Posted 20 February 2005 - 03:06 PM
As to "the truth" about mannah, following is a piece I wrote some years ago:
Of all the events described in the Bible, there are few that inspire more awe than the miracle of manna. The Sinai Dessert is an especially harsh environment, but for forty years as the Hebrews wandered through the dessert in search of the Promised Land, they had no problem in finding their daily food. Every morning, shortly after dawn, the Hebrews were graced with as much of this wafer-like delicacy as they could consume during the day. Delivered directly from the heavens, one had to do no more than gather his or her share, eat as much as they liked and then look forward to the next day's crop.
There is of course, another, somewhat more caustic view about manna. Even though the Old Testament and tradition concur that manna contained the ingredients of every delicious food and suited the taste of all who partook of it, some speculate that forty years of manna made for a fairly monotonous diet. So unhappy were the Israelites that at one point they actually complained to Moses that "...we have naught save this manna to look to". With neither a bowl of chicken soup or a good pate de foie gras in sight, life might have been fairly difficult.
While the fine flavor of manna remains unquestioned, many have devoted their thoughts to the issues of just what it was and from whence it came. Rashi and other Jewish commentators observe that while manna was not a true bread, it settled to the ground shortly after the first dew had fallen and then was covered again with a second coating of dew. In Exodus we learn that it was "white and sweet, looked like coriander seed but tasted like wafers made with honey". Later, in the Book of Numbers, we find that it could be "ground, pounded like meal, boiled and made into cakes". From other Biblical writings we also know that it had the appearance of bedellium (a gum resin similar to myrrh obtained from various trees) and then when cooked it had the taste of cake baked with oil.
Some etymologists suggest that the Israelites, puzzled over the mysterious substance, called it man, the name of a sweet with which they had become familiar when in Egypt. Even today this sticky, honey-like juice exudes in heavy drops in May and June from certain shrubs found in Sinai. In the Rashbam commentaries, however, it is noted that while this may account for the naming of the miraculous provender, it cannot account for the feeding of so many people, for man is found only in minuscule quantities.
Others suggest that the name simply reflects the confusion of the people who could not identify the substance and comes from ma-nah, a word combining a Hebrew root with an Egyptian stem and meaning "what is this?"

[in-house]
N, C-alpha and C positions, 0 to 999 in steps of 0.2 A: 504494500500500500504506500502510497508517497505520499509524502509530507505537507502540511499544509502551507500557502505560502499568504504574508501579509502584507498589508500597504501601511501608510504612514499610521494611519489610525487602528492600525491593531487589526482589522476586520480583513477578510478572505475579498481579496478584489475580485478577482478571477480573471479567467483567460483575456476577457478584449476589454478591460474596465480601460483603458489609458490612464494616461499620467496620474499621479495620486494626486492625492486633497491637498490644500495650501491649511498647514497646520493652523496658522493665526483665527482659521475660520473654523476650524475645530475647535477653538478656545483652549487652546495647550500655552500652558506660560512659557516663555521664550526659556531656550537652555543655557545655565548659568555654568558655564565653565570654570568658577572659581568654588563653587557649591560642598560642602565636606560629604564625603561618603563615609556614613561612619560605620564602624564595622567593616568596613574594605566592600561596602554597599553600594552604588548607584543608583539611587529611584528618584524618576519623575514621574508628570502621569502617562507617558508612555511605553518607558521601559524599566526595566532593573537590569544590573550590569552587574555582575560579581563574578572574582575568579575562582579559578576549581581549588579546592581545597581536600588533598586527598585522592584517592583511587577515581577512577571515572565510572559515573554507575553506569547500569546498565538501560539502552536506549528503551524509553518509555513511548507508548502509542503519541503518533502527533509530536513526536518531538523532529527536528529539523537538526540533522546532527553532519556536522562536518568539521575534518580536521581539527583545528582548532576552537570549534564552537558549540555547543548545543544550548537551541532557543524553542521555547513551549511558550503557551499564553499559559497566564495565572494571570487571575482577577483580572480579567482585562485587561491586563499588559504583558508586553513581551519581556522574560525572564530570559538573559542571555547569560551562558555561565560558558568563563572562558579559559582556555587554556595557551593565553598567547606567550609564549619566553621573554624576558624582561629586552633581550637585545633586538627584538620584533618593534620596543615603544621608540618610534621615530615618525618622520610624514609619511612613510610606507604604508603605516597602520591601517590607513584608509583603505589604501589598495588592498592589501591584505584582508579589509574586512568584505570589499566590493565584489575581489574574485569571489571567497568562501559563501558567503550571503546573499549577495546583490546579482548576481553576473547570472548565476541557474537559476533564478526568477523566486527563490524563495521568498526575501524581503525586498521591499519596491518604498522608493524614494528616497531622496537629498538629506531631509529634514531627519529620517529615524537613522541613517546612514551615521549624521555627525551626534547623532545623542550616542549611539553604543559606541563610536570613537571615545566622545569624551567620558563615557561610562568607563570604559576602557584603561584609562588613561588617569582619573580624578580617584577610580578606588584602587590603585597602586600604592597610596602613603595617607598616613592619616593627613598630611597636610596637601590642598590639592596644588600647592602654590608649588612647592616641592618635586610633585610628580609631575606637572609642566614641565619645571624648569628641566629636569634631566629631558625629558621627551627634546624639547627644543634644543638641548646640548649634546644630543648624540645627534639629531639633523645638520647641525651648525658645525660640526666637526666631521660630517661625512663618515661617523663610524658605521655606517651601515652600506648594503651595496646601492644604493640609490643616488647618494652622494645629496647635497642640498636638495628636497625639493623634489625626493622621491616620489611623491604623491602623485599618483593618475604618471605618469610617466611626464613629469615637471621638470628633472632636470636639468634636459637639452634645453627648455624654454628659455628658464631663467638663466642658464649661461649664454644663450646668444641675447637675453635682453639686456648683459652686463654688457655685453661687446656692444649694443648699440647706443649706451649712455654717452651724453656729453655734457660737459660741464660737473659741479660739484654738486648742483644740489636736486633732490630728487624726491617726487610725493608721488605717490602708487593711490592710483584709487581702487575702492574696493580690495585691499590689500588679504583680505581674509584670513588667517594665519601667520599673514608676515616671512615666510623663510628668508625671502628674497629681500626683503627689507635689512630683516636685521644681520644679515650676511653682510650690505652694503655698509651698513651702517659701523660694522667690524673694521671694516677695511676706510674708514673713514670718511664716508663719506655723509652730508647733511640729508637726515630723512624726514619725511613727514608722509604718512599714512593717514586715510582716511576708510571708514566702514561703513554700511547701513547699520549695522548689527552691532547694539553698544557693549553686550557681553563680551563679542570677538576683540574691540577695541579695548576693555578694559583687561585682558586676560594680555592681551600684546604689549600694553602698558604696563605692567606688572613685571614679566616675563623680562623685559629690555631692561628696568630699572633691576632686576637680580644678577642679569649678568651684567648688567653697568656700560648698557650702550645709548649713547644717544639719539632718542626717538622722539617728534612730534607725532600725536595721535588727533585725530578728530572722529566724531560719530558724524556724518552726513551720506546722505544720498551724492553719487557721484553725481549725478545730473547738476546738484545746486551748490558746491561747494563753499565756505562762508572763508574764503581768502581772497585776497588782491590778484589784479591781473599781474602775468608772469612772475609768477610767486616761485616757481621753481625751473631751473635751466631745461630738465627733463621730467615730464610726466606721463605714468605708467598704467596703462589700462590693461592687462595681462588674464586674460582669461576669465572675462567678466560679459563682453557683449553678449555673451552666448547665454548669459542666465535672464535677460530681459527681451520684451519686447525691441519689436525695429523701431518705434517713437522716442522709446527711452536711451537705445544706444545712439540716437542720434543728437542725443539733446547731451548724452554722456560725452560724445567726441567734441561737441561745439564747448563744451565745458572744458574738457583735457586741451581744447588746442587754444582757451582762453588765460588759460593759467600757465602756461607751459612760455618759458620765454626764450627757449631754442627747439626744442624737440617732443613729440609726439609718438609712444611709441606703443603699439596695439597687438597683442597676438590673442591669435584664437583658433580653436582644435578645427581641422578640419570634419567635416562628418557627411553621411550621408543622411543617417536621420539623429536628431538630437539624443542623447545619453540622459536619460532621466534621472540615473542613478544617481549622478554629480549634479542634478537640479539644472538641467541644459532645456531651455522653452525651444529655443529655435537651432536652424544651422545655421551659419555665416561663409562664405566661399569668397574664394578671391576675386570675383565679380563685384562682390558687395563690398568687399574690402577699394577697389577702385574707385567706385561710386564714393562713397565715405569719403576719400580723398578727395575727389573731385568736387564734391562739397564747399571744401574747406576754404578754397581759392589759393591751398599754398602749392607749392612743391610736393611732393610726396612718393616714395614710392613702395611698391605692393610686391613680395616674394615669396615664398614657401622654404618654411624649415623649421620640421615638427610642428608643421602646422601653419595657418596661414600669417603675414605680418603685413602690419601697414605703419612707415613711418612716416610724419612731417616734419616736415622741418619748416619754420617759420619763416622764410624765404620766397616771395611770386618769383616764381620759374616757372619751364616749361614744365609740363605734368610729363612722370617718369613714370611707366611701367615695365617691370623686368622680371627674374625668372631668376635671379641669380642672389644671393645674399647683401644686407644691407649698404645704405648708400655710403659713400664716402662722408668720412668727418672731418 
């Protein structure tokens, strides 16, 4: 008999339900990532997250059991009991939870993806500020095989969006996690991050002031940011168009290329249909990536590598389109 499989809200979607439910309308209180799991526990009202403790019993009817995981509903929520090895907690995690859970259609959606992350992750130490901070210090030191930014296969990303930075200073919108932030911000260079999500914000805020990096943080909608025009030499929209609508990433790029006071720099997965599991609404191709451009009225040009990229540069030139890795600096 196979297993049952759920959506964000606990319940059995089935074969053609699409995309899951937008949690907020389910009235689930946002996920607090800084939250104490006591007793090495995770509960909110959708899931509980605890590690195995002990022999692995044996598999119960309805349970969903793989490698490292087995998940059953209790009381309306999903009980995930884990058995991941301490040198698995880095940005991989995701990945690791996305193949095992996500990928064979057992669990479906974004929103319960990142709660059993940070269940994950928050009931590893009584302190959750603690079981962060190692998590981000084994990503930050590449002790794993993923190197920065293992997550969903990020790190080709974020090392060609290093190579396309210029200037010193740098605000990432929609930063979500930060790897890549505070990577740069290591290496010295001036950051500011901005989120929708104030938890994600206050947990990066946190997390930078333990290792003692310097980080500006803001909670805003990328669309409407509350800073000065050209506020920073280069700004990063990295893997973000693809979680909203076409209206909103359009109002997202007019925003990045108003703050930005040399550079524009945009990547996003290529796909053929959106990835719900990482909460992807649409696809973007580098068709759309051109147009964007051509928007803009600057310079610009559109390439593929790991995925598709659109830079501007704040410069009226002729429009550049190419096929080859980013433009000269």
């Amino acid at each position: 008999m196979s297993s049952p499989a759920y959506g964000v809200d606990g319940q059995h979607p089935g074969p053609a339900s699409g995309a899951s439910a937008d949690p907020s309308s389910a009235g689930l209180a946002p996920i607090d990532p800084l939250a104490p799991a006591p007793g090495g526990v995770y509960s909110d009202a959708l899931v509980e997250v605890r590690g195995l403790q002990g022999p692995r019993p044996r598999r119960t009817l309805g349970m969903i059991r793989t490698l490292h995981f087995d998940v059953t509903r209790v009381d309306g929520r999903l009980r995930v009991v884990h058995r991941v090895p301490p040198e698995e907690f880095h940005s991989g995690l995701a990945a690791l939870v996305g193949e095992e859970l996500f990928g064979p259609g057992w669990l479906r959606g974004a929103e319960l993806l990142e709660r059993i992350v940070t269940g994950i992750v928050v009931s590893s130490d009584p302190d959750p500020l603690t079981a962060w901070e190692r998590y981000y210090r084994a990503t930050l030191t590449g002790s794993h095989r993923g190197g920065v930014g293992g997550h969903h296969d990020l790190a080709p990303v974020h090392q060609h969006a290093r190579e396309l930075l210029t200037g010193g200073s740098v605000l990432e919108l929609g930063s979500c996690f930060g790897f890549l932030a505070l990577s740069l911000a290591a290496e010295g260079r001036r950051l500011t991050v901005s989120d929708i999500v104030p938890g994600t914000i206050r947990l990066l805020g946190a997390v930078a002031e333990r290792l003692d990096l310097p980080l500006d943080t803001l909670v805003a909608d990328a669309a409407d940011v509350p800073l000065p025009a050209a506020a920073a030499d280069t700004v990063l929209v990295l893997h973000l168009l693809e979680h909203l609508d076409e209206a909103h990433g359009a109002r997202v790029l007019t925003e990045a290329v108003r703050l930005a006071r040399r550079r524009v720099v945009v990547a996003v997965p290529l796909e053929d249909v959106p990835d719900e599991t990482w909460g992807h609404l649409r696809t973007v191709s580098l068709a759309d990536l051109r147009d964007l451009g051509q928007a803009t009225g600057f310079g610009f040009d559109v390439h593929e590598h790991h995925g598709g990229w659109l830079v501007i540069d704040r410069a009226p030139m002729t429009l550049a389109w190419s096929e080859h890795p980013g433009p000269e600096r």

Since the 4th century, scholars and monks at Saint Catherine's monastery at the foot of Mount Sinai have held that manna originated from the secretions of the scale insects that made their homes on the tamarisk shrubs that are common to the Sinai. Modern scientists concur with this as a possibility and speculate that a massive swarm of Trabutina mannipara had invaded the Sinai during this time, thus allowing for large quantities of their secretions to be "harvested" each morning.
Although gathering manna was not a difficult task for the Israelites, modern men are sometimes confused by the fact that each member of the family was expected to harvest and consume an omer of manna each day. Those interested will be pleased to know that an omer is "the tenth part of an ephah". In more modern terms that comes to about 2 liters.
For better or worse, the original recipe for manna has been misplaced. To capture at least the basic flavors of manna, one might care to try the following pancakes.
225 gr. cake quality matzo flour, sifted
2 tsp. dried coriander leaves (gad in Hebrew, cusbara in Arabic), ground extremely finely
1 Tbsp. sesame oil
about 2 Tbs. honey
Resift the flour together with the ground coriander. Place the flour in a bowl and in the center make a well. Into this pour 1/2 cup of boiling water and the oil. Mix into a dough and then knead on a well floured board until smooth and elastic. Divide the dough into 12 equal portions.
Roll out a portion of the dough into a 10 cm. circle and brush with the sesame oil. Roll a second portion and with this cover the first. Roll the combined circles to make a 15 cm. pancake sandwich. Continue the process until all of the dough has been used and 6 pancakes sandwiches are ready.
Heat a heavy skillet, without oil, and in this one at a time fry the sandwiched pancakes, turning once so that both sides are cooked. The skillet should be kept moving constantly to prevent the pancakes from sticking, and cooking should be done over a moderate flame.
When all of the pancakes have been cooked, separate the sandwiched pancakes. Spread one side of each pancake lightly with honey and fold each single pancake in half and then in half again. Serve at once or cover with a lightly dampened cloth and set aside to keep warm until ready to serve. Yields 12 pancakes.